The ‘shape’ of you – using career anchors to understand how your career should look

A lot of different factors can go into deciding how we would like our career to look. For example, someone might pick a particular location and design their career around living there. Others might be very passionate about a cause, or perhaps feel that they are at their best when coming up with a new way of doing something.

There’s a lot to think about, and it can feel overwhelming. This is quite a natural thing to feel, so don’t worry if you think that you’re the only one who does! In this blogpost, Alasdair McMillan, Careers Consultant, covers a career theory called Career Anchors, which can help you to understand what ‘shape’ you want your career to have.

Before we talk about careers, let’s start with an analogy

Imagine you have just sat down at a restaurant and you’re picking what you would like from the menu. This might feel like it’s step one of deciding what to eat, but actually this is step two. Before you’ve got to this point, you’ve had to consider a lot of factors and make decisions on them. You’ve made a choice about the type of cuisine you want to have, but also the time of day you would like to eat. There’s also been a decision about the day you eat on, where the restaurant is located and who you want to go with. Perhaps you wanted to eat somewhere near to public transport or you had to move the time of the meal to accommodate a friend. You have been able to make these choices because you are clear on what you want the ‘shape’ of your experience to be.

Let’s bring this back to careers

Knowing what you want the ‘shape’ of your career to be can help you to make decisions about your next steps. This is where the Career Anchors come in. This theory was developed by Edgar Schein, and in it he proposes eight key ‘anchors’ that could drive someone to make the decisions they do. By understanding which of the eight most resonates with you, it can give you a sense of direction.

The eight anchors are as follows:

  • Technical/Functional – being really good at something, excelling in a particular area
  • General Managerial – wanting to lead and develop people, creating a strong team
  • Autonomy/Independence – desiring to work independently of others and setting your own rules
  • Security/Stability – avoiding risk, seeking a career that is stable, calm and predictable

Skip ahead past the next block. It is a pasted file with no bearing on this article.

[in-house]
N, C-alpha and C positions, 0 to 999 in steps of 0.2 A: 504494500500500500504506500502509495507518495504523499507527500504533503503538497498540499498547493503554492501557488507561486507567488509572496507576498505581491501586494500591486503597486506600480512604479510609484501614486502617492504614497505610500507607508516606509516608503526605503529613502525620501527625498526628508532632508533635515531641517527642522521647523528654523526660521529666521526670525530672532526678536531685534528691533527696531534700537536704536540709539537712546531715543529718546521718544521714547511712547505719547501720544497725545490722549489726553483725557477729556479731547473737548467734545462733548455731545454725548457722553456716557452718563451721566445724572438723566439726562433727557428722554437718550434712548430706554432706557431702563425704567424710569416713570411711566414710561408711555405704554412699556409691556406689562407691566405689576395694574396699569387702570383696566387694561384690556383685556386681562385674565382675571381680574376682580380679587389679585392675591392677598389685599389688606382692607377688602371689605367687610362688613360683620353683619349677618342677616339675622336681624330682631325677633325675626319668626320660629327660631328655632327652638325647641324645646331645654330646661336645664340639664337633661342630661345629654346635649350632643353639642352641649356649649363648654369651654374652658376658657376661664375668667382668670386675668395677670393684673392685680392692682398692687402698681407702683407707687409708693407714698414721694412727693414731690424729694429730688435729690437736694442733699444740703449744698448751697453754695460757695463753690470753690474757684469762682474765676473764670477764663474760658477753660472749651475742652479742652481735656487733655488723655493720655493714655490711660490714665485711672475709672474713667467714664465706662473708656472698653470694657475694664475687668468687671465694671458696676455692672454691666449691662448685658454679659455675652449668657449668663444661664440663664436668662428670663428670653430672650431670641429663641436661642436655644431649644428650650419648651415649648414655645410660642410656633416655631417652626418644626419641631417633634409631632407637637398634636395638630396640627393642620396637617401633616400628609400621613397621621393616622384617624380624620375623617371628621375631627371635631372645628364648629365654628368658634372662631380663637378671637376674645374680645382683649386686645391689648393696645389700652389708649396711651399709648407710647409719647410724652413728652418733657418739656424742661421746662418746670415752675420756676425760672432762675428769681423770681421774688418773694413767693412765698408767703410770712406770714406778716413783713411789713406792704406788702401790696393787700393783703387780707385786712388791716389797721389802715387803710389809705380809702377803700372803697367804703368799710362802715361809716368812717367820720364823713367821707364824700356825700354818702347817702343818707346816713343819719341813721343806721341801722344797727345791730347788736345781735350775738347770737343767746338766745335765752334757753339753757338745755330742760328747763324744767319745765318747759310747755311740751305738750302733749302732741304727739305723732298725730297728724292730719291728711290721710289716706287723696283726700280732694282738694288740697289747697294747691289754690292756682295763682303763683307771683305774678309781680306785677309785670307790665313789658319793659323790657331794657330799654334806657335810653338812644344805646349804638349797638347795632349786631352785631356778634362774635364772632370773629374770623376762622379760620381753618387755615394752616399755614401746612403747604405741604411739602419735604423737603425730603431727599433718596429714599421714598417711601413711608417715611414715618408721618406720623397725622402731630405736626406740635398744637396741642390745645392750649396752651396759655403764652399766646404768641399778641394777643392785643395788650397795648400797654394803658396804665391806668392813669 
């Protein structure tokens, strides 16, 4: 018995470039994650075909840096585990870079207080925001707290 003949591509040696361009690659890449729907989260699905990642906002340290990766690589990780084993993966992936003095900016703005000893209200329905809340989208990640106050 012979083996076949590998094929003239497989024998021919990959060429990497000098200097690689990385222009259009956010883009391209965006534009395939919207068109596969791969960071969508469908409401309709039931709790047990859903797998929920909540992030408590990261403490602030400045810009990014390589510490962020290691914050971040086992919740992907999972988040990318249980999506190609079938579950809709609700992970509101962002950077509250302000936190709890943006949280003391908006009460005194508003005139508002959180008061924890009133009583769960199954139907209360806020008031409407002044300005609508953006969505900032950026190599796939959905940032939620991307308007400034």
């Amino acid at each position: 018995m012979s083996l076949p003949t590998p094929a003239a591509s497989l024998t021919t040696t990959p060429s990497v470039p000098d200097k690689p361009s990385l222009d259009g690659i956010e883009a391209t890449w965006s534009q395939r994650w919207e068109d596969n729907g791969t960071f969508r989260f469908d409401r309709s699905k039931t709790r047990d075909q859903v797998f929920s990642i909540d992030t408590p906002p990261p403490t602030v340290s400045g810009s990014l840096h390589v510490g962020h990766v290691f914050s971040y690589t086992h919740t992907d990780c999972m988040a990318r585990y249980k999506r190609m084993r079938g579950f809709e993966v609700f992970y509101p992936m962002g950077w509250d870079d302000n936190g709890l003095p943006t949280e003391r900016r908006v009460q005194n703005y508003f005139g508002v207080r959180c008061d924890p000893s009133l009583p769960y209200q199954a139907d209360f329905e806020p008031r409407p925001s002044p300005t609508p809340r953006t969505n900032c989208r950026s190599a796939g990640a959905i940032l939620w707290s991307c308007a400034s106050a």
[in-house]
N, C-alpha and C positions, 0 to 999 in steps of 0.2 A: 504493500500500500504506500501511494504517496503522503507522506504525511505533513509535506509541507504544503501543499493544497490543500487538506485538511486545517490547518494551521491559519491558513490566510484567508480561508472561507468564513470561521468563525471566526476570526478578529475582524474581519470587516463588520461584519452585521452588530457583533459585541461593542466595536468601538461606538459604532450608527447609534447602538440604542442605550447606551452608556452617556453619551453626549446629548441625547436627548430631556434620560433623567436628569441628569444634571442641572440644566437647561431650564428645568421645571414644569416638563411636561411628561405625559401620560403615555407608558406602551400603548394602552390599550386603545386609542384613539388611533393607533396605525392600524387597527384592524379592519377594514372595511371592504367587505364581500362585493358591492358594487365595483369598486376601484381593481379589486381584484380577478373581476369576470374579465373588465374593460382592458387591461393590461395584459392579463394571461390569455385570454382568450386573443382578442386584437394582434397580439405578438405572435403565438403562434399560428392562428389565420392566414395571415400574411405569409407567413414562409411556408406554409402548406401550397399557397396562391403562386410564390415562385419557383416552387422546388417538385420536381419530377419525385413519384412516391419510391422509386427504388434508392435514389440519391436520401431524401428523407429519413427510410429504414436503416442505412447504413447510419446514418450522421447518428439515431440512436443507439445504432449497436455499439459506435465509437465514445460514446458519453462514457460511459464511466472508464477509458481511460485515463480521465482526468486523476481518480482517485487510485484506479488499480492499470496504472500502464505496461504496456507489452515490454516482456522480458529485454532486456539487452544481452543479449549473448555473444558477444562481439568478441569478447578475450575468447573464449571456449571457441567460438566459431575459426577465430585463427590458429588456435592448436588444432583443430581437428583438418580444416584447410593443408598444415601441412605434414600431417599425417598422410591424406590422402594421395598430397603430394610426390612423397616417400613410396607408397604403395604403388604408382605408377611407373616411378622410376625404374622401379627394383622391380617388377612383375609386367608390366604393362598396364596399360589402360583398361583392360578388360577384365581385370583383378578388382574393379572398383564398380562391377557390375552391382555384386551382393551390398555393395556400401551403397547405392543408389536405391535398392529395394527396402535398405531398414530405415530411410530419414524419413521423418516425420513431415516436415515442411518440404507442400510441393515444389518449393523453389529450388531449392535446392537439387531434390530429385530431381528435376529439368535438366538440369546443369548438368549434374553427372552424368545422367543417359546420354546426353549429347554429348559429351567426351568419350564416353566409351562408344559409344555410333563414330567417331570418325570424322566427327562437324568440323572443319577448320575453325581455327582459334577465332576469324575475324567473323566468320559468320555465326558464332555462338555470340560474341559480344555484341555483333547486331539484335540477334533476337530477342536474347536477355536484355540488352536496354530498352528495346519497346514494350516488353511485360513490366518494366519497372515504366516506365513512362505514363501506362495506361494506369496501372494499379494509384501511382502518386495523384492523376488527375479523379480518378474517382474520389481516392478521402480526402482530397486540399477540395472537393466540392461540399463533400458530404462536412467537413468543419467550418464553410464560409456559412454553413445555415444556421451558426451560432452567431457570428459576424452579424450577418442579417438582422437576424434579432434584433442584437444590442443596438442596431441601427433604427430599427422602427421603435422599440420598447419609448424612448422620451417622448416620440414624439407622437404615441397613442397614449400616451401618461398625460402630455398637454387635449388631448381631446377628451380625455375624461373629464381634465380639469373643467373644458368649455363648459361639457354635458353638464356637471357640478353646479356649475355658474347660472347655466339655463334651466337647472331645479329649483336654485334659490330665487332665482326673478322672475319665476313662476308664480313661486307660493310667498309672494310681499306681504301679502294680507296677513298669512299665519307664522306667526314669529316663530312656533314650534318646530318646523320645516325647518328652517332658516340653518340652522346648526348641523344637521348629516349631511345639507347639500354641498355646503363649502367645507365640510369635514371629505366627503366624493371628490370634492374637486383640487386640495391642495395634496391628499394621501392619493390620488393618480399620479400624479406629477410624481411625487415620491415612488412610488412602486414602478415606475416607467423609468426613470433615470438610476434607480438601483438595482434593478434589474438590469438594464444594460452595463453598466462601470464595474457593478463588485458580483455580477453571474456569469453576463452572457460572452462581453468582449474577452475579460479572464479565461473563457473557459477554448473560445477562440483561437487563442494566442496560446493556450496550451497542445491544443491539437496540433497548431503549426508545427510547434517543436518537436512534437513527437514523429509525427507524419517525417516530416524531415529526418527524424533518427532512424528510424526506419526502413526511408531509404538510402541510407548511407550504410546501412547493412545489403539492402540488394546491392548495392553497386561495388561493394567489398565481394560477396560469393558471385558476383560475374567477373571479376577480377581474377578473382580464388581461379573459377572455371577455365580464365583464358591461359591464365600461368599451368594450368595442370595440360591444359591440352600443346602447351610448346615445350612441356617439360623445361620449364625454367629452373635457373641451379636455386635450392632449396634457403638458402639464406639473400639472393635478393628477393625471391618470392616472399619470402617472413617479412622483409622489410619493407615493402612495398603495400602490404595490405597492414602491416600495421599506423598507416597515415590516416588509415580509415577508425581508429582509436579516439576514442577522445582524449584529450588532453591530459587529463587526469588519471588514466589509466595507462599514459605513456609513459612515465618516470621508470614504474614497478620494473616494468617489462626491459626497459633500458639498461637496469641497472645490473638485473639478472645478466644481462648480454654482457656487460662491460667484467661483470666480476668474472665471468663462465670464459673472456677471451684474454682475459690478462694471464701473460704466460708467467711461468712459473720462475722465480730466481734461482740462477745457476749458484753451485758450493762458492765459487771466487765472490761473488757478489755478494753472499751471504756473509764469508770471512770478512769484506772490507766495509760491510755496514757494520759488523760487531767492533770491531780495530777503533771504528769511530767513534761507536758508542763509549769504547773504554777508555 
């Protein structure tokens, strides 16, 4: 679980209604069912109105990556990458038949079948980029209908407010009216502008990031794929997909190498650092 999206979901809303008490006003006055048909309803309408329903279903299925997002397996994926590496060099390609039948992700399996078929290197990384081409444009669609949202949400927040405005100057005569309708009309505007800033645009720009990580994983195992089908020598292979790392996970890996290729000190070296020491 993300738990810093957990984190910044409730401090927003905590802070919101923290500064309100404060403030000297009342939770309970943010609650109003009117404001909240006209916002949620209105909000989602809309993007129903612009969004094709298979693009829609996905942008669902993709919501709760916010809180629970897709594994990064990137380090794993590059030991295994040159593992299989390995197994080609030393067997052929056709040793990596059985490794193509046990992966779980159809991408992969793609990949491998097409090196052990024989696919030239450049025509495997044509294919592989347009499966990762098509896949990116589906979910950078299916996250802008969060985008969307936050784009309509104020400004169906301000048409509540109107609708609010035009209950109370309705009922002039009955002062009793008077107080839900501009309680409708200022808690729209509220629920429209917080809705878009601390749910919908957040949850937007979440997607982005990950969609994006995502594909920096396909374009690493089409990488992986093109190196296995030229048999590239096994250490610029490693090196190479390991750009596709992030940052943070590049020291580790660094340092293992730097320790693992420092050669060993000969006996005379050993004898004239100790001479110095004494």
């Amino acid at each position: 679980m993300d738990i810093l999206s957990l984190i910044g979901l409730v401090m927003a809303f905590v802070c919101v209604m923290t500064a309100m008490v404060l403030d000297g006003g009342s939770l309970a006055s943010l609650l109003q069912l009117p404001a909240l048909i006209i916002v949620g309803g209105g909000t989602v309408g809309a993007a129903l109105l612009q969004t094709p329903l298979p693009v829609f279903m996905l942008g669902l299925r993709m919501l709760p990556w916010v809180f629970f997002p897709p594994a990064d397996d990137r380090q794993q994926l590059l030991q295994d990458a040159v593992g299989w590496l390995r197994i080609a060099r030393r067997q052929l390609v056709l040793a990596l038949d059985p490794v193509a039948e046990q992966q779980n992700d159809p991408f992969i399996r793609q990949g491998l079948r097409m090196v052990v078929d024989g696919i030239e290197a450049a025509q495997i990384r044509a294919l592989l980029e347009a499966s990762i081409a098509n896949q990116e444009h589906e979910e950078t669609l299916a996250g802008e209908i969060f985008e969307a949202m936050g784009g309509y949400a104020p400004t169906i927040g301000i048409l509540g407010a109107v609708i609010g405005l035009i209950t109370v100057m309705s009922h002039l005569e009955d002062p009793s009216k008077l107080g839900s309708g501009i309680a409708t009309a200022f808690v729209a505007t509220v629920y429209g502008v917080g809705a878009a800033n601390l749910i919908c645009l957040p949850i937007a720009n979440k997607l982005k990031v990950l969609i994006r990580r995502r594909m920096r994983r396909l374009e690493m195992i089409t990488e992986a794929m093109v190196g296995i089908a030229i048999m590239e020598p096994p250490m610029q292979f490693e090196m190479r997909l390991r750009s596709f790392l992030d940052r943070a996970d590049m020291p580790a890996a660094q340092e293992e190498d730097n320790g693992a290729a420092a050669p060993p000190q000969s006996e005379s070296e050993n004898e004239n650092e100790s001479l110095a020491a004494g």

• Entrepreneurial Creativity – enjoying the process of generating new ideas and new ways of working
  • Service/Dedication to a Cause – needing to feel as though your work is purposeful and contributes to a cause
  • Pure Challenge – thriving on facing and overcoming challenges, perhaps also winning against others
  • Lifestyle – wanting to balance your career with other parts of your life, such as travelling or hobbies

There may be elements of all of the anchors that resonate with you, but your anchor is the one that you think you can’t compromise on. In other words, this is the ‘shape’ you would like your career to hold.

Discover your Career Anchor

  1. Look at the eight career anchors listed above. If you could have only one of these factors, which would it be?
  2. Think about some of the options that you have been considering after you graduate. How do they fit into your anchor?
  3. If you could have a top three anchors, which others would you add in?

This theory, like all career theories, is not about putting you into a box or defining exactly who you are forever. You should use this as a tool to reflect on what you know about who you are and how this might impact on your career choices. You may find that your anchor changes over time.

Having read this article, how will you think differently about your career going forward? What could you do over the next couple of months with this information?

Thanks Alasdair.

If you would like to talk about the shape of your career, no matter what stage you’re at, come and speak to the Careers Service; we’ll put your mind at ease and support you to make career planning manageable.

(Image credit: Ahmet ÇÖTÜR on Pexels)


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